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From far it may look like drawings, but it’s paramodelic graffiti! All made of plastic railway tracks you get as a toy set! Paramodel's exhibition at Kyoto Art Center in Kyoto, 2005. Photo by Seiji Toyonaga © Kyoto Art Center What a strange sight: Blue lines covering everything from the floor to the walls and all over the ceiling. If you look close enough at these gigantic blue roots, you realise that it’s all made of plastic rails, more precisely, of blue plastic toy rails we used to play with as kids!
Woo ster (Noun) A street in the Soho section of New York City. Col lec tive (Noun)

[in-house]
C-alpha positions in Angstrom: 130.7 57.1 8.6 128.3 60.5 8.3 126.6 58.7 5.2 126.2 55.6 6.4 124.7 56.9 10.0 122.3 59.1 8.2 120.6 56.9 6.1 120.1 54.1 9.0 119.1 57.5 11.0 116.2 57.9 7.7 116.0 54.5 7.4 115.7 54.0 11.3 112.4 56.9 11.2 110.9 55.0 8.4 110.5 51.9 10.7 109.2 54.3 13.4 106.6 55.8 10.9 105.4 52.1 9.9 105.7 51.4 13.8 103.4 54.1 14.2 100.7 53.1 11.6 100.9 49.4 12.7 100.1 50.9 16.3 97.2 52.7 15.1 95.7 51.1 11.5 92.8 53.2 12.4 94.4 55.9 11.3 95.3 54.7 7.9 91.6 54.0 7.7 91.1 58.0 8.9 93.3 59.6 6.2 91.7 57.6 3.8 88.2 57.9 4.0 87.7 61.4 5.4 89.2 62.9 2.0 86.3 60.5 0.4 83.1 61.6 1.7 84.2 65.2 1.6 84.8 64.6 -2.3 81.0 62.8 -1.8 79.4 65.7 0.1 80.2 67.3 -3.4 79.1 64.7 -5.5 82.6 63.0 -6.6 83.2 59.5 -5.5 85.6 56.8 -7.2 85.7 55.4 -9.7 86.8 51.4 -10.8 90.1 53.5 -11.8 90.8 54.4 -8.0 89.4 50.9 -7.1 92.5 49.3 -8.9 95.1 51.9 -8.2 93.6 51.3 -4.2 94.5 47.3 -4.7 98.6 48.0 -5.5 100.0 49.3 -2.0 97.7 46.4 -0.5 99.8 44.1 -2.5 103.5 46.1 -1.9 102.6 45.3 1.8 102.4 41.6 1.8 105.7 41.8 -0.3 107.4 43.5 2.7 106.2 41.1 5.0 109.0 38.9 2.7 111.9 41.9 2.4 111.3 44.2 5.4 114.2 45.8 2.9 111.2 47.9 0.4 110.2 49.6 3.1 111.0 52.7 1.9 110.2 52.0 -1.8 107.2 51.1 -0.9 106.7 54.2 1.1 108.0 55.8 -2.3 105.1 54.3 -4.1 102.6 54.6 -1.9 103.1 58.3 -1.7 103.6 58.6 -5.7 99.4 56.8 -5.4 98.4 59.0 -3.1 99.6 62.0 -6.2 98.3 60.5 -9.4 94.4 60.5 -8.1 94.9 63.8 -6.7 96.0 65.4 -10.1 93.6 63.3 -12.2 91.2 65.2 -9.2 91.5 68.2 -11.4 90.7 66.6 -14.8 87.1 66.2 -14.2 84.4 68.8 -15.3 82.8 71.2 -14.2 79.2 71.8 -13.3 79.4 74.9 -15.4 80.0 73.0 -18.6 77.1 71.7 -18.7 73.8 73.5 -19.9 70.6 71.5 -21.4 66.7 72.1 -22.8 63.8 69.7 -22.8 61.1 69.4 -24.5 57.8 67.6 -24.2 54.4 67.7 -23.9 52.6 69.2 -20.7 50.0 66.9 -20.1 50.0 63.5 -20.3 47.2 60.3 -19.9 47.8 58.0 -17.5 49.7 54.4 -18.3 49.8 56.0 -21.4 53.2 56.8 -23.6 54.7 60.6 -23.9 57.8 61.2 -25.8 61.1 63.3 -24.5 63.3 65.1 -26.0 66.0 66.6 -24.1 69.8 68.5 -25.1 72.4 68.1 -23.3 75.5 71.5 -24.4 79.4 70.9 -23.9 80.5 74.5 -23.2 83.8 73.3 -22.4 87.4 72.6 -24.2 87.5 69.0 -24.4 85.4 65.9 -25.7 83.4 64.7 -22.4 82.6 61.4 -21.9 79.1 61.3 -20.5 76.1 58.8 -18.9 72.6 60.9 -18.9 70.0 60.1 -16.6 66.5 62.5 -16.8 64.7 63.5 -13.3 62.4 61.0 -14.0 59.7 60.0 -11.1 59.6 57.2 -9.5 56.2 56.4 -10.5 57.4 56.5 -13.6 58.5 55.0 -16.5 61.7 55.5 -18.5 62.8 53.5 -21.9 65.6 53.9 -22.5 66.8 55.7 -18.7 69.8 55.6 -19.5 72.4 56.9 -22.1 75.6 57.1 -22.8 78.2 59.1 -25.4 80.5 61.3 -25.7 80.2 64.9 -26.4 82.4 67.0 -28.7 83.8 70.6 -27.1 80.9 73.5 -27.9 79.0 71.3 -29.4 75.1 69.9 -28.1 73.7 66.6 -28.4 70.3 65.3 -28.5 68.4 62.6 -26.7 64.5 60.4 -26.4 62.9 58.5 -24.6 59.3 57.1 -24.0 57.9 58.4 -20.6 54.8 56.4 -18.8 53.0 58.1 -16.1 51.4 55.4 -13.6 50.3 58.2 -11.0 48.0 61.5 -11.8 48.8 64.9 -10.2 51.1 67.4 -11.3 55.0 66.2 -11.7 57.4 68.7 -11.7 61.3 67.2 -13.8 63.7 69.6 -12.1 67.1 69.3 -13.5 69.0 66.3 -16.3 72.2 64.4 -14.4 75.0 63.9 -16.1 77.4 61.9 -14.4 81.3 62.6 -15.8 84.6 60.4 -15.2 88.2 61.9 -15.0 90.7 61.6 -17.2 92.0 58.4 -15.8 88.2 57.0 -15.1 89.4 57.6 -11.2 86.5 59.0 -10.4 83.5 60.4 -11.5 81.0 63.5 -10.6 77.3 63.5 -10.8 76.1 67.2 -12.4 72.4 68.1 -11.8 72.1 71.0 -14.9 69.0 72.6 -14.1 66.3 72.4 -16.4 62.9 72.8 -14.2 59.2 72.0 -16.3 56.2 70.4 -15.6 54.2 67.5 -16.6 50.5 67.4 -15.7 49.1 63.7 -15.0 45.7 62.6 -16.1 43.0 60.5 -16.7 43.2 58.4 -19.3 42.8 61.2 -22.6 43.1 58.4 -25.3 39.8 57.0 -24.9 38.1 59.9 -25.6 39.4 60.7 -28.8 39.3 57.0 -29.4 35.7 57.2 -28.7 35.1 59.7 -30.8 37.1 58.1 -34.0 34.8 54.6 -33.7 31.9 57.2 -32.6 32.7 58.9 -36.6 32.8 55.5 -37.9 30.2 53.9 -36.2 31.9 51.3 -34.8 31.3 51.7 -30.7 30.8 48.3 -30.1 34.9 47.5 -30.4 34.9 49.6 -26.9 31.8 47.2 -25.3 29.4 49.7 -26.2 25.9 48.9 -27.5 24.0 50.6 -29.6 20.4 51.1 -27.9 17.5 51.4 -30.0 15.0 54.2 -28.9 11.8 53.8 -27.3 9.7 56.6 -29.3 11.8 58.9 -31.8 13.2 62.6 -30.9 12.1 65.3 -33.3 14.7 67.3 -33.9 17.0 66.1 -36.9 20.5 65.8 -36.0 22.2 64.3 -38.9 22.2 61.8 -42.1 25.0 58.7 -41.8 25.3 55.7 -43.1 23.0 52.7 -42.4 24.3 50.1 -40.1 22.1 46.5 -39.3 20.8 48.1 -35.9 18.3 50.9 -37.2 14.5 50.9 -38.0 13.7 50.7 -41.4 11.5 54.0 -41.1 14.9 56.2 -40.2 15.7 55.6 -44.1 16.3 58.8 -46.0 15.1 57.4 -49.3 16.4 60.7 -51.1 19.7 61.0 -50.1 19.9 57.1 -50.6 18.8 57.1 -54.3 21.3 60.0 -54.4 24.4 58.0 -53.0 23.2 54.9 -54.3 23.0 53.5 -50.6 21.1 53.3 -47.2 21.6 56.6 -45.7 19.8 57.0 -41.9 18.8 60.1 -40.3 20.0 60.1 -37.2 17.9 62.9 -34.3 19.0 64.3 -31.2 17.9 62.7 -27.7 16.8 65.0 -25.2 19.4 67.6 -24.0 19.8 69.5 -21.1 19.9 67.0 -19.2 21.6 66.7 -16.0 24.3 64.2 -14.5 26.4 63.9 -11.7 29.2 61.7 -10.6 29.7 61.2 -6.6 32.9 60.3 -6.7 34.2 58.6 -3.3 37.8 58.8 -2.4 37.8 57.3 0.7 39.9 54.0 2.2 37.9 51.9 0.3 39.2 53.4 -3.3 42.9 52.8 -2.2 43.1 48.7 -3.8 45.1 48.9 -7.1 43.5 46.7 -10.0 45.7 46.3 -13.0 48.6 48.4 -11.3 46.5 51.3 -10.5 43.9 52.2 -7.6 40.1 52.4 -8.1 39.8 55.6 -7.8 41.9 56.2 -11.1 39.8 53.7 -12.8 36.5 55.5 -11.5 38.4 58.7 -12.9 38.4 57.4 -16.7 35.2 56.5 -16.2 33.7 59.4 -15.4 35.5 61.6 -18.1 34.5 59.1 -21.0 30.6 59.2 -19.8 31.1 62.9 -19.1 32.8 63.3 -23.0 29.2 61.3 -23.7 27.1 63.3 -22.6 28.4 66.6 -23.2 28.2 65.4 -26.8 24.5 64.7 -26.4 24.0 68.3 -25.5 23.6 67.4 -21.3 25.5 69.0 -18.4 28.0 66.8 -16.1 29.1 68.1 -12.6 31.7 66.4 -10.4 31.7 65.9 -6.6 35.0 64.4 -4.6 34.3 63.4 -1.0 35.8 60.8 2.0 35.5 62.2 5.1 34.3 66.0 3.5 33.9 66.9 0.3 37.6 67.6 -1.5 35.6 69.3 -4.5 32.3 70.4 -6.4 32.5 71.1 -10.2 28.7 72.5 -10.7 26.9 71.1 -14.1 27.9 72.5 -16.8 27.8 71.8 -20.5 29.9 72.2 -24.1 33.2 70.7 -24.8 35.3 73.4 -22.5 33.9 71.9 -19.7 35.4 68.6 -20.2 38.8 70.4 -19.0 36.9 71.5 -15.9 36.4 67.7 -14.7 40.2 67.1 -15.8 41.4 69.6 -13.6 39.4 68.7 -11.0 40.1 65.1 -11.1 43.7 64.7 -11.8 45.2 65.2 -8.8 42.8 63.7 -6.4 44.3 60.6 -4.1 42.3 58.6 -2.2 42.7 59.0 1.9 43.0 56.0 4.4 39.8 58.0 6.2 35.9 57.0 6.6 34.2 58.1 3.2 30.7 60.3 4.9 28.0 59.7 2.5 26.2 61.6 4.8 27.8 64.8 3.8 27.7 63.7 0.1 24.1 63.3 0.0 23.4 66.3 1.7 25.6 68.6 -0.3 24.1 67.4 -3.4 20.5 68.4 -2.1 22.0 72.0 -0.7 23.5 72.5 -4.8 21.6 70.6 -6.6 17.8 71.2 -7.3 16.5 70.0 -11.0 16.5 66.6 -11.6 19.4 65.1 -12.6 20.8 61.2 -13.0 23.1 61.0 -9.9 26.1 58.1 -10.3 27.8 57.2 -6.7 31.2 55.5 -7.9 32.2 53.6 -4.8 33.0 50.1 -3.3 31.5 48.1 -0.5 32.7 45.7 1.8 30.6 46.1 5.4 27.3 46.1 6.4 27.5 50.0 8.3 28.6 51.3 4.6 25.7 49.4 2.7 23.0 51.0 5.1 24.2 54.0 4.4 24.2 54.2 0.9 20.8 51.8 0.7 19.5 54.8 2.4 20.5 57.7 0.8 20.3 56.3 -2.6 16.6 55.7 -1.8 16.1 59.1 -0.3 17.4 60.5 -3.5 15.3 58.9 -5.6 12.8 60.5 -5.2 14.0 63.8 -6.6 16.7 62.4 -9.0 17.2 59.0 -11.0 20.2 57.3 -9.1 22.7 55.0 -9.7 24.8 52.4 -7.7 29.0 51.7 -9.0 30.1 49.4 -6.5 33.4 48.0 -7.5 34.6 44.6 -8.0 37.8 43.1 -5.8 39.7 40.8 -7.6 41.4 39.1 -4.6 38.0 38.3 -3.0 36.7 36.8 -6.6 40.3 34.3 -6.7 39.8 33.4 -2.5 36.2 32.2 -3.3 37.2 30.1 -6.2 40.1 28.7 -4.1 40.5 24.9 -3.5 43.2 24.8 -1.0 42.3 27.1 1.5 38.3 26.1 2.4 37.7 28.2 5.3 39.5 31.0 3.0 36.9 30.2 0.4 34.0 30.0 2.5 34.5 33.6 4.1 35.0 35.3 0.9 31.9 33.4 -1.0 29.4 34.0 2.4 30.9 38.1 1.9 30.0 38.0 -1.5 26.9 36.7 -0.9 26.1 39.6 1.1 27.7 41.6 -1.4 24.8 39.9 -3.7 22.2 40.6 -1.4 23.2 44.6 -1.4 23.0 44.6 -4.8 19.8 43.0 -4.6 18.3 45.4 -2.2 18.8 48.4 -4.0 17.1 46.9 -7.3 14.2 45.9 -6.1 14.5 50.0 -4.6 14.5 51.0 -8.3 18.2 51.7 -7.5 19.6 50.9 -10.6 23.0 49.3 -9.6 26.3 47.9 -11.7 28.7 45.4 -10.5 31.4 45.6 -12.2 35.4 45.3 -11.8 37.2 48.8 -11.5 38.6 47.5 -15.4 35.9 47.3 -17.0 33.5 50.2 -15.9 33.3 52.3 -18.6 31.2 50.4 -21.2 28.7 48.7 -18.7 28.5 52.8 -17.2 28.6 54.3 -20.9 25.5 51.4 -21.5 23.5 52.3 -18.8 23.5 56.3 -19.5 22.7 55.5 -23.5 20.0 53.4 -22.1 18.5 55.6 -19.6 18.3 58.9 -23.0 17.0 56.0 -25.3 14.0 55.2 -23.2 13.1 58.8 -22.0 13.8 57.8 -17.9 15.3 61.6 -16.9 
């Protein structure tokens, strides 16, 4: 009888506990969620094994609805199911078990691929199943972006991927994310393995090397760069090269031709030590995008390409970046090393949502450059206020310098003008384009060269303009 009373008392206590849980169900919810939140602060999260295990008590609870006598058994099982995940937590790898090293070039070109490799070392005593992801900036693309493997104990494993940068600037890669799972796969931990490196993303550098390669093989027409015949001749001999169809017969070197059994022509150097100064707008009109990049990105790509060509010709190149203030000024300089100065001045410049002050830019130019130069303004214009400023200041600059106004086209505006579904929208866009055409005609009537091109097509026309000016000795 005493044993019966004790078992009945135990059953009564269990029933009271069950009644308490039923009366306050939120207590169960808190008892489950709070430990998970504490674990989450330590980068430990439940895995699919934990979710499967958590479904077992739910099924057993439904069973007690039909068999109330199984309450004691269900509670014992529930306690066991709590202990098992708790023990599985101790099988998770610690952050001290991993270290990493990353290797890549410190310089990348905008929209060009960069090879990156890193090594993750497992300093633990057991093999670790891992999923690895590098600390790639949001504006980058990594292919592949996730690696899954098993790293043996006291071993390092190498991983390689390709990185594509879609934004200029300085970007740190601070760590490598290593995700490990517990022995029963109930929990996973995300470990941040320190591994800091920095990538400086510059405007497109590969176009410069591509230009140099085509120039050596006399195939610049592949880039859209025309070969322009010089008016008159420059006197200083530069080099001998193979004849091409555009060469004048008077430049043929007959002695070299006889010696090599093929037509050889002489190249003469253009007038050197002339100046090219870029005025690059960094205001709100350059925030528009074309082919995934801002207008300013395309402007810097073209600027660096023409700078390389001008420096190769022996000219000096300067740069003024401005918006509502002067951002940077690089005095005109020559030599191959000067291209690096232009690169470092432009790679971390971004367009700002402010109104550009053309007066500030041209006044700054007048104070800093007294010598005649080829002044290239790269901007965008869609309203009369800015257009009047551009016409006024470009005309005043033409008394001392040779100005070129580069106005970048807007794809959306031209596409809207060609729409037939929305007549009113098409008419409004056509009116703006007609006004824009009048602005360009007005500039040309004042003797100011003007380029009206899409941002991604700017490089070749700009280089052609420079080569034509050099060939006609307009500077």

In the year since the Museum of Art and Design reopened in its new digs on Columbus Circle, they've been delivering consistently compelling shows--from punk-rock lace to radical knitting experiments. The newest, "Slash: Paper Under the Knife" , opened last weekend and runs through April 4, 2010. The focus is paper--and the way contemporary artists have used paper itself as a medium, whether by cutting, tearing, burning, or shredding. In all, the show features 50 artists and a dozen installations made just for the show, including Andreas Kocks's Paperwork #701G (in the Beginning) , seen above. Here's a sampling of the other works on display: Mia Pearlman's Eddy :